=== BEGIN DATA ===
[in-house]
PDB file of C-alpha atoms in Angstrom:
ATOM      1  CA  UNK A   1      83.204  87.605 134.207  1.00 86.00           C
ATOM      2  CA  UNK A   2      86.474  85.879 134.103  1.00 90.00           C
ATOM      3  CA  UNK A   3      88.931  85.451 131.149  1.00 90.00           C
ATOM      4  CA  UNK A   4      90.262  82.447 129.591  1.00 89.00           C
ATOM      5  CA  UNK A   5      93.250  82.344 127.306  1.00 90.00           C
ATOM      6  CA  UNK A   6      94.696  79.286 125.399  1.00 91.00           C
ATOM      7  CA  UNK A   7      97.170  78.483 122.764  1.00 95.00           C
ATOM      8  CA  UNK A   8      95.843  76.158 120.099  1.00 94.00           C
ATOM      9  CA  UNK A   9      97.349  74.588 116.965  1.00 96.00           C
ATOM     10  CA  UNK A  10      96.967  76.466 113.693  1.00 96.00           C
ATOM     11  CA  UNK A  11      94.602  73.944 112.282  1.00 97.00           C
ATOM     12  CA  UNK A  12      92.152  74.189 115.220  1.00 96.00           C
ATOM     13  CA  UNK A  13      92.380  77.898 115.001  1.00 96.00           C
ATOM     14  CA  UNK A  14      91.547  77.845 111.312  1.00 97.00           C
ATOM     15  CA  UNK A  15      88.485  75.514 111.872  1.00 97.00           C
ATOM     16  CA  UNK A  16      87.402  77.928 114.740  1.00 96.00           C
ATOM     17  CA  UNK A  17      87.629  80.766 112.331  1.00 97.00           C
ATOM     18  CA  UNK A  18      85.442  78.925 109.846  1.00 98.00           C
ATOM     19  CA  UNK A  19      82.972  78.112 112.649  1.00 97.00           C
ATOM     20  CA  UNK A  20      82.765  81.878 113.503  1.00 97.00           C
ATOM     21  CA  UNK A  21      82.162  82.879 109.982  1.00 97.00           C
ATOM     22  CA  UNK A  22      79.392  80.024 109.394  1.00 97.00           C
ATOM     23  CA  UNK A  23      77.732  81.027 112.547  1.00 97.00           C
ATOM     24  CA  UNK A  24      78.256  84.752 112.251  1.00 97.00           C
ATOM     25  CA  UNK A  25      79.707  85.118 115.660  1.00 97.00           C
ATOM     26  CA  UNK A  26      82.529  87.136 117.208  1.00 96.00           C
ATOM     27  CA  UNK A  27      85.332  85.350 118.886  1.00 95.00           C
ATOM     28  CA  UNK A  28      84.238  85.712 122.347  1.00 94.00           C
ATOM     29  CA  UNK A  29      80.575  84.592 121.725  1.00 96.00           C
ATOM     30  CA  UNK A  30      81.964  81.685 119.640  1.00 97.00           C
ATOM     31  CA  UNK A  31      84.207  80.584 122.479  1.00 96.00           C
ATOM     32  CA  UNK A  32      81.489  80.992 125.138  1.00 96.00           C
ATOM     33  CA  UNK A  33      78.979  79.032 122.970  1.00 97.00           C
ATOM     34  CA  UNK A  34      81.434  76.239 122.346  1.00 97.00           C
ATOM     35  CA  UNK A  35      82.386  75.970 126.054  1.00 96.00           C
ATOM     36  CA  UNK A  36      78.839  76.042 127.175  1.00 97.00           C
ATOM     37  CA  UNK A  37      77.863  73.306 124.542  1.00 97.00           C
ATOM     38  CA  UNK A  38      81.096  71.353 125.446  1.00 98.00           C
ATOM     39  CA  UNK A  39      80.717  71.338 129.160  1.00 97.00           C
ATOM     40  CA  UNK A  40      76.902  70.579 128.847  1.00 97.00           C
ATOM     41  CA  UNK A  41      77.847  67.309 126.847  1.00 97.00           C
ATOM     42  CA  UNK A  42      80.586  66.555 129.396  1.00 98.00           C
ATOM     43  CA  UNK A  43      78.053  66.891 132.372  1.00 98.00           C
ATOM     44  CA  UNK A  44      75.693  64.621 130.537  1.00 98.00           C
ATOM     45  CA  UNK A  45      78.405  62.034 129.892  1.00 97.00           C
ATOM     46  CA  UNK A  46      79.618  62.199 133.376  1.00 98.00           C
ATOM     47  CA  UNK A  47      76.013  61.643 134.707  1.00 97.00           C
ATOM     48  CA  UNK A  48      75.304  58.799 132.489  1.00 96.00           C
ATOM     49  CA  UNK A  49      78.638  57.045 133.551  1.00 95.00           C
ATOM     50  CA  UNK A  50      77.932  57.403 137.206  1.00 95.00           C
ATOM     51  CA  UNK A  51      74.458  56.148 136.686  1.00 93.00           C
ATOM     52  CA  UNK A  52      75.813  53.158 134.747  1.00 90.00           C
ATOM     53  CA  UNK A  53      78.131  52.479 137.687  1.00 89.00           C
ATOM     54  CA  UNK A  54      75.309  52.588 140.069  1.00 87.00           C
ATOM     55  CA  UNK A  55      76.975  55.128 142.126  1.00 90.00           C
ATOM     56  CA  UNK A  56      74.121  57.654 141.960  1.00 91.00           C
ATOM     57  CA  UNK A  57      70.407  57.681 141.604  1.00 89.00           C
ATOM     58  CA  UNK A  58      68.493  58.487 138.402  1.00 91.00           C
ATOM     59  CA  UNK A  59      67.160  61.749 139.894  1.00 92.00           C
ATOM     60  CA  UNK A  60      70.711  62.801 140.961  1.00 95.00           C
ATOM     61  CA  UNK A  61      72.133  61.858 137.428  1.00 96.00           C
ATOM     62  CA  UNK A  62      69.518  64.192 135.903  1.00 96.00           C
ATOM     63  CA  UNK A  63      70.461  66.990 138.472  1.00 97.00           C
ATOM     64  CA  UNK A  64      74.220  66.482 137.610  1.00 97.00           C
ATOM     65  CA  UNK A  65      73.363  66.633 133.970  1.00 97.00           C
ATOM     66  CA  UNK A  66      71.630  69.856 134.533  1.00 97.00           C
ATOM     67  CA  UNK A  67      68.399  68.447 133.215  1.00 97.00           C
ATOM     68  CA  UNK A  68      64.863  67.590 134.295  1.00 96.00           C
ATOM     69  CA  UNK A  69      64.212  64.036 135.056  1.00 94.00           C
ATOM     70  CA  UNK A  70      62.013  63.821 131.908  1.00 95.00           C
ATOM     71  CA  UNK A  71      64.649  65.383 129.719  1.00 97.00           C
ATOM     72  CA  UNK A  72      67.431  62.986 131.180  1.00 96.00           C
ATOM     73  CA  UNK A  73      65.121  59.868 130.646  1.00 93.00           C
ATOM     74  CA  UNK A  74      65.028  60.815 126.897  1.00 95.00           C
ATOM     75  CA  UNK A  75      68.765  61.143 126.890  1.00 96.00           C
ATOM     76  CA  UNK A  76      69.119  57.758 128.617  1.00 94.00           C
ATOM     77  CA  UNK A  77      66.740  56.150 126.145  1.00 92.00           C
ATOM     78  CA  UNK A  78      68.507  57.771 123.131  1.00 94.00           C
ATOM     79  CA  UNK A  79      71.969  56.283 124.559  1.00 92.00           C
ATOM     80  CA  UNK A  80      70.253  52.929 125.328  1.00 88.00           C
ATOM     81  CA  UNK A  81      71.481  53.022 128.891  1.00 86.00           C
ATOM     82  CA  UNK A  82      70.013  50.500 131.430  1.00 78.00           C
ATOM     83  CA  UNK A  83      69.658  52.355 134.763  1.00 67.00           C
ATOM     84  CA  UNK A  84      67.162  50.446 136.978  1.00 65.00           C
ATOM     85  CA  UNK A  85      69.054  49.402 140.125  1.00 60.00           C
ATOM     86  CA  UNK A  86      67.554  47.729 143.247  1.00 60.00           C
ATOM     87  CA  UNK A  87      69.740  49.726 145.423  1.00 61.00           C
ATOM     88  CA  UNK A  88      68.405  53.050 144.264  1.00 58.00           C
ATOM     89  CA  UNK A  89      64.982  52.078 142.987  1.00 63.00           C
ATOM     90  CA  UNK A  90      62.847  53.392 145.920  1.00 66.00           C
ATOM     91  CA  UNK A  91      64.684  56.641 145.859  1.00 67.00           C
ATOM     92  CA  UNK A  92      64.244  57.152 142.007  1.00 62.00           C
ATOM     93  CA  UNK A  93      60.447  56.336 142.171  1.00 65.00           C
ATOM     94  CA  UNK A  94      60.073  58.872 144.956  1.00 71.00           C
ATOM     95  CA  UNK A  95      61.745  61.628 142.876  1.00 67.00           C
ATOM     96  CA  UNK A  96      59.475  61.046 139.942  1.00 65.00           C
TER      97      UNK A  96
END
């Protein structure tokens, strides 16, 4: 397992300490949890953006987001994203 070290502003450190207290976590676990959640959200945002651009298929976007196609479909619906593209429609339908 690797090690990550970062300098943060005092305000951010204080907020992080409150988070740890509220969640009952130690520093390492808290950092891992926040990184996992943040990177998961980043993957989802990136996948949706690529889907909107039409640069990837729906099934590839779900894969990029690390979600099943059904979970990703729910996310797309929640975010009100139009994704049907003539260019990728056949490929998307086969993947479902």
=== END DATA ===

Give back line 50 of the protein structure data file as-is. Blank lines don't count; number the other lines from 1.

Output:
ATOM     48  CA  UNK A  48      75.304  58.799 132.489  1.00 96.00           C